She was saying how she felt like giving up on going for a tenure track job would basically be giving up on her dream. Of course, everyone has their own path. And I’ve made peace with the fact that I don’t think I want that tenure track job any more (am I open to it if I think I have a shot at one— yes, I think so). She asked if this was just a temporary feeling that could go away, which is a good question and one reason I’ve kept going and not jumped off sooner, but the feeling hasn’t gone away. But where do I go from here? What’s next? I still don’t have a good answer. One of my favorite bloggers @sarahkpeck has this picture on her blog, :

SwimOutToYourShip That tenure track job was the obvious ship to swim out to. Or it’s one that’s moored to the pier and is right there to jump on if it weren’t for the captain of the ship denying me permission to board (probably with good reason). It’s what I have been working towards for a long time and letting that go is hard. Very hard. Like I’m a complete failure. I’ve been listening back to the Brenè Brown’s interview on On Being that was re-run this weekend. One idea she brings up is the idea of shame vs. guilt. It’s the difference between ‘I am bad’ and ‘I did something bad’. I know I’ve written a lot about her work before, but I find it really hits me in my core; to the point where I tear up about something nearly every time I go back to it. So I’m trying to strongly distinguish between wrapping my complete self-worth up in my work (what I’ve basically done my whole scientific career) to just feeling like I have value no matter what I do. And jumping from the tenure track path would certainly help me prove that.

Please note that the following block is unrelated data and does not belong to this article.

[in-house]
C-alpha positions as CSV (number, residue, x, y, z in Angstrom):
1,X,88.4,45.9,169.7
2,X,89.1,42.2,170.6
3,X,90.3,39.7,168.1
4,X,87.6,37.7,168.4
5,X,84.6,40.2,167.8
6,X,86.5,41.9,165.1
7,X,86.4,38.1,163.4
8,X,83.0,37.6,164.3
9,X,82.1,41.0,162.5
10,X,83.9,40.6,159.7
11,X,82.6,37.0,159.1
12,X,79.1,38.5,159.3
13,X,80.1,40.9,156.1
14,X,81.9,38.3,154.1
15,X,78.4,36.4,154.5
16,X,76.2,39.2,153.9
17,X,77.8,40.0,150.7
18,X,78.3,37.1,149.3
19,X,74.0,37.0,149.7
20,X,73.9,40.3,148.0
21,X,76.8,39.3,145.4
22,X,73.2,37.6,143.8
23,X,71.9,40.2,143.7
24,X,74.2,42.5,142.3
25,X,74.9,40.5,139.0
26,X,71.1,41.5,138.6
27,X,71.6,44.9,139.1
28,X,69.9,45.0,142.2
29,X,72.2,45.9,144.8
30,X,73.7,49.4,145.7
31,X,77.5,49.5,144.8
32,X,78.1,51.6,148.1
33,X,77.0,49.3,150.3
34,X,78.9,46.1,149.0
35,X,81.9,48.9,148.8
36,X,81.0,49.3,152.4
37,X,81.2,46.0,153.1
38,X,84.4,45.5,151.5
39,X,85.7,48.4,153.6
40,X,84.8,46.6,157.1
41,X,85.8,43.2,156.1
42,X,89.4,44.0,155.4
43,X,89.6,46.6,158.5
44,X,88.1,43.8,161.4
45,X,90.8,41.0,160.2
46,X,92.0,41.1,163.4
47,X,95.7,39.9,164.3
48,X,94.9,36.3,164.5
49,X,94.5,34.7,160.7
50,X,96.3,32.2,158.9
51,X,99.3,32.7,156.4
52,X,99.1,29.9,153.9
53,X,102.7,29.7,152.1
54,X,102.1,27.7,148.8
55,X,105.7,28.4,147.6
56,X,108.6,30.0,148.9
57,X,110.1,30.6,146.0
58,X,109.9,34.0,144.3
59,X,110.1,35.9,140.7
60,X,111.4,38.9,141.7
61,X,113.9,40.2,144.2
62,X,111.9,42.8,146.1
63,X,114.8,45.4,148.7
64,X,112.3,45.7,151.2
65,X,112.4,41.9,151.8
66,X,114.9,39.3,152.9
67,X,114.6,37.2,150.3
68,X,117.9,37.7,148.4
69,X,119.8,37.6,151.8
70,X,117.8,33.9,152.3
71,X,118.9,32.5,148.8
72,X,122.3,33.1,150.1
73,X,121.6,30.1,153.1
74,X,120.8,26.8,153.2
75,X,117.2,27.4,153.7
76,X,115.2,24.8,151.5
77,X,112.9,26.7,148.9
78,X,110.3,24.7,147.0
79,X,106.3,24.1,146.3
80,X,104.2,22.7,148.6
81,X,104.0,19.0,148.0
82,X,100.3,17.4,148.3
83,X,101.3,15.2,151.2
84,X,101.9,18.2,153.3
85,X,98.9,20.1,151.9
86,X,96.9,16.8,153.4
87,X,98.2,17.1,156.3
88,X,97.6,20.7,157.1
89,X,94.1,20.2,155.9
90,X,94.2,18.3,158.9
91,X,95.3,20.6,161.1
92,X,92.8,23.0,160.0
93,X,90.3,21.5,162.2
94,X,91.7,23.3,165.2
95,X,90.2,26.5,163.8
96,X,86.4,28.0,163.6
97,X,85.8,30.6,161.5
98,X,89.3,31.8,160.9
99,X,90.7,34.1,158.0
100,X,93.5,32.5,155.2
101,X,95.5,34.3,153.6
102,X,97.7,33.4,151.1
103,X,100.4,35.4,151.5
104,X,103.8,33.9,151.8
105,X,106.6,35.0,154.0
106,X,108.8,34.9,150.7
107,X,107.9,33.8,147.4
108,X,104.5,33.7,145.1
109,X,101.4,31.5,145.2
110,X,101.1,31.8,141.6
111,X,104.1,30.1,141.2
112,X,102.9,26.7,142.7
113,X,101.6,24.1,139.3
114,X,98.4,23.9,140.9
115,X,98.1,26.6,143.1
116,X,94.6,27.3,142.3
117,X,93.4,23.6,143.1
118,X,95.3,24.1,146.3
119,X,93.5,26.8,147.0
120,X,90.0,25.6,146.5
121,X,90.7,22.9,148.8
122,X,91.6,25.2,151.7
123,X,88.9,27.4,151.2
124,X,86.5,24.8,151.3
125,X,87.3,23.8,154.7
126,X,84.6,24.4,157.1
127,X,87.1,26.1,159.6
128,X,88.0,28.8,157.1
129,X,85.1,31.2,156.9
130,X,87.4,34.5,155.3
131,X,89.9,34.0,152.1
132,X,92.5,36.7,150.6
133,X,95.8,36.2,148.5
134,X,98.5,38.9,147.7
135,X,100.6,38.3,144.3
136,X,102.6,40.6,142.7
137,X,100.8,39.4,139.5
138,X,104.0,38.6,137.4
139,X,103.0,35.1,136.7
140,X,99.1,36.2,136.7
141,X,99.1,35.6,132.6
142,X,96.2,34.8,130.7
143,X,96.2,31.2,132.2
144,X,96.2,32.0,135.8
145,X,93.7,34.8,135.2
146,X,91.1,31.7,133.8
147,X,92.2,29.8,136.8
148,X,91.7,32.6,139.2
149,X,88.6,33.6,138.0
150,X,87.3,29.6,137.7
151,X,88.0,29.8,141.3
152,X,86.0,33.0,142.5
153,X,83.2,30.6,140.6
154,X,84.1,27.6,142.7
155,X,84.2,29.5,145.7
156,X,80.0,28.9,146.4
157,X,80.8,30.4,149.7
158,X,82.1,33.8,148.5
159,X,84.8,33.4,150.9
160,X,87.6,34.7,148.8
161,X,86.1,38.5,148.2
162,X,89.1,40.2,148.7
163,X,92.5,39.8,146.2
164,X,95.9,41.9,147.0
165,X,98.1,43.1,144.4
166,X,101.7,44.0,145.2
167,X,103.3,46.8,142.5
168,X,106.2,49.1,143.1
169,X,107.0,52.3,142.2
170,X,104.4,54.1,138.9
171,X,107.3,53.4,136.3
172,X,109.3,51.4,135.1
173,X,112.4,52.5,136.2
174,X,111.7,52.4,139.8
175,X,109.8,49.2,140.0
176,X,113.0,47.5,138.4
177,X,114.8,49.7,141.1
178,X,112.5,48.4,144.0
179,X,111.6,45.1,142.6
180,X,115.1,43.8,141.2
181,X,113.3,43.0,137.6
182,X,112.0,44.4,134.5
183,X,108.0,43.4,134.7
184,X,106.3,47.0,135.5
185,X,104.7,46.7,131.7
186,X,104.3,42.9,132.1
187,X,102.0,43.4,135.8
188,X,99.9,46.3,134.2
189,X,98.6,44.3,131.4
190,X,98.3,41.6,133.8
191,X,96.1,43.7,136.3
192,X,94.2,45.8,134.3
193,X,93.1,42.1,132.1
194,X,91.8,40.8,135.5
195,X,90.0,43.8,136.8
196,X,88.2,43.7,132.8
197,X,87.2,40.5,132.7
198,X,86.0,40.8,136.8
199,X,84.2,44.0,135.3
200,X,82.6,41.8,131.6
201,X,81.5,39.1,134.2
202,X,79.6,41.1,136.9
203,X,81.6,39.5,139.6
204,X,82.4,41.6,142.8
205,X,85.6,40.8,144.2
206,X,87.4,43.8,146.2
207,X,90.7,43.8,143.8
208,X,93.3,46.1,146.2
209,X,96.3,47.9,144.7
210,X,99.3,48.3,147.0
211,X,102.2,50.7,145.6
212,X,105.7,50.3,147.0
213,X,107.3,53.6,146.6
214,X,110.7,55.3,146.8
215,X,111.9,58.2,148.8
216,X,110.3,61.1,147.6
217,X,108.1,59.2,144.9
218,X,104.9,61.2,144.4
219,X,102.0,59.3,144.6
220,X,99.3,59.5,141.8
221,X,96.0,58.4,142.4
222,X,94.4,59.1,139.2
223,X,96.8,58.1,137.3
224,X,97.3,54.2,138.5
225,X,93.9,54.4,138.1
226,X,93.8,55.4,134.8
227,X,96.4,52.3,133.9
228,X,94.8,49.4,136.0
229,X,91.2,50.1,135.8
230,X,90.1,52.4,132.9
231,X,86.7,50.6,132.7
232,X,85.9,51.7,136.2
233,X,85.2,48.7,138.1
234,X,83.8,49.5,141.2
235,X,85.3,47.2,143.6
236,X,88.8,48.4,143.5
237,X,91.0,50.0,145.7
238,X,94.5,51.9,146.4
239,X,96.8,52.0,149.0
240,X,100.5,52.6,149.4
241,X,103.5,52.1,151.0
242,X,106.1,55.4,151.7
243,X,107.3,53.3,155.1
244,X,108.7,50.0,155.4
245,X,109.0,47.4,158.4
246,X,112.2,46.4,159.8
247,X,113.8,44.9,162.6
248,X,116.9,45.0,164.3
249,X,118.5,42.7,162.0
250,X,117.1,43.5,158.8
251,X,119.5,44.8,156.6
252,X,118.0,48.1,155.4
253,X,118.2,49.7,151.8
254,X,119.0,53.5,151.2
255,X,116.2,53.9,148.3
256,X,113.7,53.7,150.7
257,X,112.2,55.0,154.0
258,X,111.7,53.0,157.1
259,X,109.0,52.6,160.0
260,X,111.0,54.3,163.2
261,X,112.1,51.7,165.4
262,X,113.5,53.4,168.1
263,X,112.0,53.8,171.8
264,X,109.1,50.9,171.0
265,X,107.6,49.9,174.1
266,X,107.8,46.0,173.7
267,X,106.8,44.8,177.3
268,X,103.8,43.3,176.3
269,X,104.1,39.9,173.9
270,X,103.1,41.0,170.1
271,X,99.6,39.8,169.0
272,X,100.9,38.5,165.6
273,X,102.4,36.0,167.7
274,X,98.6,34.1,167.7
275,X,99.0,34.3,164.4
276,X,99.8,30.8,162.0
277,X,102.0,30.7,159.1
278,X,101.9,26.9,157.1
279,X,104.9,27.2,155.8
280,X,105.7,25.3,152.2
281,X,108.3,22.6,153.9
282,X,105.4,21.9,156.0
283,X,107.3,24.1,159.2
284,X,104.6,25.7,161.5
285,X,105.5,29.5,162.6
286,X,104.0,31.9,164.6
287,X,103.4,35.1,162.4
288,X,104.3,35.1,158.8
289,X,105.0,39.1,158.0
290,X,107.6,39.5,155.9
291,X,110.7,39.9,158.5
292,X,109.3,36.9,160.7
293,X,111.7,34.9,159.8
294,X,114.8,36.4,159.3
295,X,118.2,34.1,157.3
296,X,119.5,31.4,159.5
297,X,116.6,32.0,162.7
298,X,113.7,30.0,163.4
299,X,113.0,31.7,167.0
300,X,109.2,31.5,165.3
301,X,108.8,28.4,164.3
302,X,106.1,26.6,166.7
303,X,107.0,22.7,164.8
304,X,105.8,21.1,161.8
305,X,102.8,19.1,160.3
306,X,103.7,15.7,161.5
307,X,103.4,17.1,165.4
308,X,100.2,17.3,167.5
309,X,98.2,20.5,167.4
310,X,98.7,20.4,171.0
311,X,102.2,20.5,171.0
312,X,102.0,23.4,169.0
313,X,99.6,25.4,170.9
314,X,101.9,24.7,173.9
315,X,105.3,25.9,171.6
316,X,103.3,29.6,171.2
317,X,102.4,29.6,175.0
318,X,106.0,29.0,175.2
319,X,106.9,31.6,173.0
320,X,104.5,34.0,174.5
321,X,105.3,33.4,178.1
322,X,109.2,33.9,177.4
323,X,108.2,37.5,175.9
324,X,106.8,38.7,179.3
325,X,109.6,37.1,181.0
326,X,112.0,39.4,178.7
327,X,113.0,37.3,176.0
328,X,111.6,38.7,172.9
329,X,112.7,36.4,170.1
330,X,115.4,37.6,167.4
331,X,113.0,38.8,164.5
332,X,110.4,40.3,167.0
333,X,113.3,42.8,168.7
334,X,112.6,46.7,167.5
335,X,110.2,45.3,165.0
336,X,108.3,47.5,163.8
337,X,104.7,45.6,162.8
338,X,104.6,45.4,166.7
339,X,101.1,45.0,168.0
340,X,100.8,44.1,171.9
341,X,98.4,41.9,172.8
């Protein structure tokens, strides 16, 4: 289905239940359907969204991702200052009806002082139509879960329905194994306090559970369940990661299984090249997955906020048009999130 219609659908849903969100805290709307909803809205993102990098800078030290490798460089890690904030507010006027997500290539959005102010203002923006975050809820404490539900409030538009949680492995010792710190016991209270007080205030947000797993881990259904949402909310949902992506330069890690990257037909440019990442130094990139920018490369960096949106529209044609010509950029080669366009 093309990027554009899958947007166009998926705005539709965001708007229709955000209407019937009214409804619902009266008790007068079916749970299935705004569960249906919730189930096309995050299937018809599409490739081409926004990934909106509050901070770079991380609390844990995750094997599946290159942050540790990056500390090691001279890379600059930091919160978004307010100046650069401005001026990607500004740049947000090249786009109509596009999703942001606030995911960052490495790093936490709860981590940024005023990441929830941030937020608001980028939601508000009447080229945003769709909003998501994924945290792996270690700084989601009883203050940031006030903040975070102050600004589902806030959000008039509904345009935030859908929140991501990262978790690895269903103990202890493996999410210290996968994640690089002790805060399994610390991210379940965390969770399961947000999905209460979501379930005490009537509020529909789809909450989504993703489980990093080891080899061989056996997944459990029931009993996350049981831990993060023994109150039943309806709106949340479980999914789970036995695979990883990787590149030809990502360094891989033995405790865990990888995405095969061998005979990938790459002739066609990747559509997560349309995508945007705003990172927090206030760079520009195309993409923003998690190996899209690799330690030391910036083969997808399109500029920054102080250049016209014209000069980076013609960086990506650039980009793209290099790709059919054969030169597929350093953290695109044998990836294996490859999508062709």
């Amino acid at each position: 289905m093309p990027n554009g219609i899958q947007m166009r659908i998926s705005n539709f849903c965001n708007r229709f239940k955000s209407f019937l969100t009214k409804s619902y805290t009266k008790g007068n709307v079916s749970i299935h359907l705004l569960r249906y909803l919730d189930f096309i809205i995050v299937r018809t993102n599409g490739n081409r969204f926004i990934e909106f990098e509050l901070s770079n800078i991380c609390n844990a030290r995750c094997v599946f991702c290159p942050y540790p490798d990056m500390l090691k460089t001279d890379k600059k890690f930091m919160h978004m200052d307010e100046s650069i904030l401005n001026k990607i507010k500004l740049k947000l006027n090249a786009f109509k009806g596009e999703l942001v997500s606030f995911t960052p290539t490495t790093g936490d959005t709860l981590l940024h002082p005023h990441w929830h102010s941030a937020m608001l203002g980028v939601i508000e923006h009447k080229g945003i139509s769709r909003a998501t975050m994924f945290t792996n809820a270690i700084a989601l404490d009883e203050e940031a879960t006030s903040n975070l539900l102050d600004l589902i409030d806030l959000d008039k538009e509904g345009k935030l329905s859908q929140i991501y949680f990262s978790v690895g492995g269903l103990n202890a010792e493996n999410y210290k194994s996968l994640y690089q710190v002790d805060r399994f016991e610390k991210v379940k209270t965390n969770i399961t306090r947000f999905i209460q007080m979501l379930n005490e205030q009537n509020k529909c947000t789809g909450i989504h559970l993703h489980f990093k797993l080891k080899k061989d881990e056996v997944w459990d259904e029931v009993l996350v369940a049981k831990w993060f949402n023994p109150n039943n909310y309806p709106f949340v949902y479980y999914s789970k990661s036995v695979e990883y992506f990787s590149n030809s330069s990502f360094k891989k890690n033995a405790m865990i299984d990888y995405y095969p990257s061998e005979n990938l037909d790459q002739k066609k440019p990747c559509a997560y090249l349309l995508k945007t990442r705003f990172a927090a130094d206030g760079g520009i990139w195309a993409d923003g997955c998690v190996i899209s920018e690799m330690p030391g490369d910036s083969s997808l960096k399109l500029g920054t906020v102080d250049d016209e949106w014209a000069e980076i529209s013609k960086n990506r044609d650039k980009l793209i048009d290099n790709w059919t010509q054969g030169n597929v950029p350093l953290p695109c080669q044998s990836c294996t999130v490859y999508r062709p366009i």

@Doctor_PMS also asked me if I was scared of the tenure track. And yes, but nervous in the sense that it would be new and different and an adjustment; all things I think I could get past. But my number one fear is that if I were to keep pursuing the tenure track job— or get one— that I wouldn’t be able to have a life outside of work. I know that there’s plenty of evidence to the contrary; PIs have lives. Many have kids, hobbies, spend time on Twitter, etc. But I need time to date someone, spend time getting to know my significant other, stuff like that. If I’m putting in 80 hours/week (more?) as a pre-tenured professor, I just don’t see that happening. And that really does scare me to the bone about a tenure-track position.